Statewide AIS committee upbeat after 2013 report
The statewide committee, made up of citizens from many geographic regions of Minnesota and diverse backgrounds in the sciences, public policy, land management and water related businesses find reasons to be hopeful in fight against zebra Mussels and of invasive species.
The Minnesota Statewide Aquatic Invasive Species (AIS) Advisory Committee released its Annual Report for 2013. The Committee, after a year of study, discussion and research, is upbeat, noting that “other areas with as many lakes and even greater variations in topography have been successful,” in controlling the spread of zebra mussels and other AIS, said Jeff Forester, Executive Director of Minnesota Lakes and Rivers Advocates.
A member of the committee said, “There is a lot of misinformation and misperceptions out there about aquatic invasive species. One of the first tasks we undertook was to review these ideas and see if there was any basis for them.”
The report goes on to state, “To those that say we cannot be successful stopping the spread of AIS, we, the members of the Statewide AIS Advisory Committee... unanimously disagree. Minnesota not only can be successful, we must be successful if we are to continue to have a way of life and economy based upon healthy and vibrant water ecosystems.
The report goes on to dispel other AIS myths. “We found no evidence that birds transport zebra mussels,” said Forester. The Statewide AIS Advisory Committee also saw opportunities for funding sources due to the high level of boat owners in the State and stressed the opportunity to involve water related businesses like marinas, bait shops, and local governments in the work. The report does not offer a “silver bullet” solution, but recognizes that a comprehensive statewide AIS plan will involve a set of many tools, and strong partners between a variety of groups, government agencies and local communities. The 2014 AIS Annual Report states, “... there opportunities to involve the private sector, an army of volunteers , and well-developed organizations that add considerable savings. The wealth that Minnesota’s lakes and rivers generate justifies considerable investment in their protection.”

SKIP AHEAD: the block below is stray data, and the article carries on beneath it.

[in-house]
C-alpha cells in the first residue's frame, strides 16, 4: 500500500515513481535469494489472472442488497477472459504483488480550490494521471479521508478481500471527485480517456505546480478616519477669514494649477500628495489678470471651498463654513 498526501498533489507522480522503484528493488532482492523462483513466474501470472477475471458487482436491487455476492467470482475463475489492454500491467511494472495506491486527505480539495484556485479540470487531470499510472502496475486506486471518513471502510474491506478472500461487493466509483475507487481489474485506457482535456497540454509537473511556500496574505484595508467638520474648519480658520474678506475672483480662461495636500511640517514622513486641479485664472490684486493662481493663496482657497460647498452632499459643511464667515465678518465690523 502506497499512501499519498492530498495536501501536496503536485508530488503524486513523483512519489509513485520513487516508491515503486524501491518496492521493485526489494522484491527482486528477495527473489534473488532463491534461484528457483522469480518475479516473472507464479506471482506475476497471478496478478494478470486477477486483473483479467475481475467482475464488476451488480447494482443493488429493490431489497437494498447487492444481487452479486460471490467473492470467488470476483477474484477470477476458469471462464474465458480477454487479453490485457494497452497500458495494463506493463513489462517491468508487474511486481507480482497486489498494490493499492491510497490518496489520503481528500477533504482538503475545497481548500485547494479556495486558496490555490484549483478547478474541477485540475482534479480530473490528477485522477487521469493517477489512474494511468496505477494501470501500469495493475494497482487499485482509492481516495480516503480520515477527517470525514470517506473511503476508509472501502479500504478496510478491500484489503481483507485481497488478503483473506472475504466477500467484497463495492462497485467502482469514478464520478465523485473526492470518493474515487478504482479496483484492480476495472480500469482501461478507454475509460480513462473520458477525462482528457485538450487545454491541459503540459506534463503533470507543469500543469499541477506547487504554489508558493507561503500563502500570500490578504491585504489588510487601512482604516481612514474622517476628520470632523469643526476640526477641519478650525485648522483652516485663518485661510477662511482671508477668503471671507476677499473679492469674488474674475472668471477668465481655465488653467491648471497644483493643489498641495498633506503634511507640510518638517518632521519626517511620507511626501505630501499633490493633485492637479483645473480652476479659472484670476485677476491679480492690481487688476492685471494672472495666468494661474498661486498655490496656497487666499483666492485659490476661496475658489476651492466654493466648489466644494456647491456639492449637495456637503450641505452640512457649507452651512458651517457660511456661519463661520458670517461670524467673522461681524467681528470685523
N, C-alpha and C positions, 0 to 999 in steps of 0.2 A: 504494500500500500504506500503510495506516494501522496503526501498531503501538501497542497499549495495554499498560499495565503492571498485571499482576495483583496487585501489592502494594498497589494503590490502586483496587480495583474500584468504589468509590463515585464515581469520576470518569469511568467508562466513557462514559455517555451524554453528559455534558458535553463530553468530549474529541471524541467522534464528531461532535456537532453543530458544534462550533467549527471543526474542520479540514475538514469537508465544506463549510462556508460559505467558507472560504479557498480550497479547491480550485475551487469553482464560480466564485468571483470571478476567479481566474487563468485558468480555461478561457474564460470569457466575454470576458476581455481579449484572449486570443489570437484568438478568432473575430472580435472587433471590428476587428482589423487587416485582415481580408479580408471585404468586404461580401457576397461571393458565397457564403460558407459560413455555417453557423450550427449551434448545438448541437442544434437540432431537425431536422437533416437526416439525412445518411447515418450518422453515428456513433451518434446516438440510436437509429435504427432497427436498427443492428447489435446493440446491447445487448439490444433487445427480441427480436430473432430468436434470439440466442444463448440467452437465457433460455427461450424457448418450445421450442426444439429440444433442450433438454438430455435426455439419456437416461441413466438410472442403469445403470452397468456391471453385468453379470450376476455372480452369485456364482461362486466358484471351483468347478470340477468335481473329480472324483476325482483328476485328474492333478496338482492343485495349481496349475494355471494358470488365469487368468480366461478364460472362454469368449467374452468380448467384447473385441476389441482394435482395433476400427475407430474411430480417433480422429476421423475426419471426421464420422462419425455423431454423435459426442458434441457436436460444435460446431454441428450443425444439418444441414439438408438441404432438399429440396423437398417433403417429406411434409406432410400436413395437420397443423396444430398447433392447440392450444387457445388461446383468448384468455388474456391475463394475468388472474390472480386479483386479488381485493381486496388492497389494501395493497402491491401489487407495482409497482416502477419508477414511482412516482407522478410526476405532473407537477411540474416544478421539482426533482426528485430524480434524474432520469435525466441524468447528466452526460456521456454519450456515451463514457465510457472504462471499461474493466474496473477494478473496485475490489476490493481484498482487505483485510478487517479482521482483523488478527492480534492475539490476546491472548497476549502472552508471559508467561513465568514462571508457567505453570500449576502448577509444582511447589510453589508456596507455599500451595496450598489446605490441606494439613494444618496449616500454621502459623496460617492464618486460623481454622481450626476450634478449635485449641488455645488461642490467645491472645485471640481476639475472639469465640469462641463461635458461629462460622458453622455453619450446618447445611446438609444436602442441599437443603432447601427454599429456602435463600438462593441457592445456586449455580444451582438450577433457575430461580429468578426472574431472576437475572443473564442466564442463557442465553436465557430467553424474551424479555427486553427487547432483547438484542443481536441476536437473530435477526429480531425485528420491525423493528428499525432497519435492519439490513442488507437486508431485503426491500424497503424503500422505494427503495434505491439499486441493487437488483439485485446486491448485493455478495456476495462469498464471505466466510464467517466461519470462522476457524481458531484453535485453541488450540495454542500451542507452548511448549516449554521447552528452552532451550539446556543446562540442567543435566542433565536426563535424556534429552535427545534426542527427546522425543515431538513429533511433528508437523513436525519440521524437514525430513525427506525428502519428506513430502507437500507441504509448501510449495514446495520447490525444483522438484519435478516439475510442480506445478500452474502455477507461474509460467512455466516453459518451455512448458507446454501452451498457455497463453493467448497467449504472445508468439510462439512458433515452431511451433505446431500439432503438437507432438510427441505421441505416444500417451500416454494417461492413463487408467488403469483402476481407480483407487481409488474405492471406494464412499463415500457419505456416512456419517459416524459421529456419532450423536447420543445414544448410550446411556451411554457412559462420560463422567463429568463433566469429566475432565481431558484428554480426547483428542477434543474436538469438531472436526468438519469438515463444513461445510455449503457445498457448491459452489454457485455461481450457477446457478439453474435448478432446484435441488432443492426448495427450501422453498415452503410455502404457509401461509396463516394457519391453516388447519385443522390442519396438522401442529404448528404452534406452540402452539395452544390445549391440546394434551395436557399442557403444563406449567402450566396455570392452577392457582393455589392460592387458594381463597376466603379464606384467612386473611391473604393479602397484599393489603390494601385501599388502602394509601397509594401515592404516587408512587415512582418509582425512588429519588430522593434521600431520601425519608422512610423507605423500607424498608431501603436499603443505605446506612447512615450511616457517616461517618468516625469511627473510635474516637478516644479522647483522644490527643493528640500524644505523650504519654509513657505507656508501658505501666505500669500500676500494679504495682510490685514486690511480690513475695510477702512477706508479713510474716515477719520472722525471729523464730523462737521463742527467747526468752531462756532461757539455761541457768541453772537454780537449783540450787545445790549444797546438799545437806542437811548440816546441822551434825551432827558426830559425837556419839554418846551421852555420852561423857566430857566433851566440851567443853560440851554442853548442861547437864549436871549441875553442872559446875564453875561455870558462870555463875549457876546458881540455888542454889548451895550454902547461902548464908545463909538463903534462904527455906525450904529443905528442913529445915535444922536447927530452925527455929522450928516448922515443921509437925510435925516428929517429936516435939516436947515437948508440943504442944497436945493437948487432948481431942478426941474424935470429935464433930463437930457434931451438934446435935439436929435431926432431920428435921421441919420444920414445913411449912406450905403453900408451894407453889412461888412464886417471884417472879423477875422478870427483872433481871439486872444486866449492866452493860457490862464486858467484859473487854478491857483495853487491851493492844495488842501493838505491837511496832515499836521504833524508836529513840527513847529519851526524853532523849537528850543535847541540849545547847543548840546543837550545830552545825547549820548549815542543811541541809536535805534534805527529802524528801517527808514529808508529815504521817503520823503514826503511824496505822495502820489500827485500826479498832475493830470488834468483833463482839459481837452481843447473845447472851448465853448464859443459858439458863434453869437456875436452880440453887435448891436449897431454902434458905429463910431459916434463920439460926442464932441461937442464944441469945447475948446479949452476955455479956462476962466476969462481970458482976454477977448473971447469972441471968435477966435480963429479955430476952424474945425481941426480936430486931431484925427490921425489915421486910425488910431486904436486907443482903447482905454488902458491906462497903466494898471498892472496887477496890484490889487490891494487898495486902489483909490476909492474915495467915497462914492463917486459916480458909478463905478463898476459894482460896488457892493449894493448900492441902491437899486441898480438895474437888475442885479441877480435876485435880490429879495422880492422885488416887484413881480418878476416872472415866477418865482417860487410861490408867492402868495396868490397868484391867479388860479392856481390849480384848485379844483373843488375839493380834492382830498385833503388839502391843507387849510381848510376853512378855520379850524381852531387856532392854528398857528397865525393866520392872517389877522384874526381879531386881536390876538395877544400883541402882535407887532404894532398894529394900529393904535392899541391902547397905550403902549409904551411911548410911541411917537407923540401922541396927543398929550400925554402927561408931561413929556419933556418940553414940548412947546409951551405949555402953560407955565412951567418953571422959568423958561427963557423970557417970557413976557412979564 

“For instance, the Department of Transportation can be involved with border protection at ports of entry to Minnesota or key roadside rest areas,” said Forester. Members of the committee have been in discussions with boat manufacturers and associations to design boats that are more resistant to AIS transport and easier to decontaminate should they become infested.
The Committee recognized that the DNR cannot do this job alone, but needs support not only from the community, but from the Legislature and Governor Dayton. A legislative subcommittee of the Statewide AIS Advisory Committee sent letters to the Minnesota Legislature urging them to provide one time funding to help local communities with infrastructure needs like decontamination stations, but also a reliable and ongoing source of funding for AIS related activities. There is also a need for a stronger legislation to serve as a framework for a successful AIS program.
Robert Olson, President of the Statewide AIS Advisory Committee wrote, “The challenge for the committee members in this next year will be to bring forward ideas and recommendations to the DNR that will provide the sustainable funding needed to battle these invaders, to review current policies and practices to insure that they are efficient and effective and to improve upon them where possible.”
In 2012 DNR Commissioner Tom Landwehr appointed the AIS Advisory Committee to help the DNR maintain strong relationships with AIS stakeholders.
The advice and recommendations from the 15-member committee, and four ex-officio members, will be used to help guide the DNR’s activities. Committee members have brought a wide range of personal and professional experience to the discussion about how to prevent the spread of invasive plants and animals in our lakes, rivers and wetlands.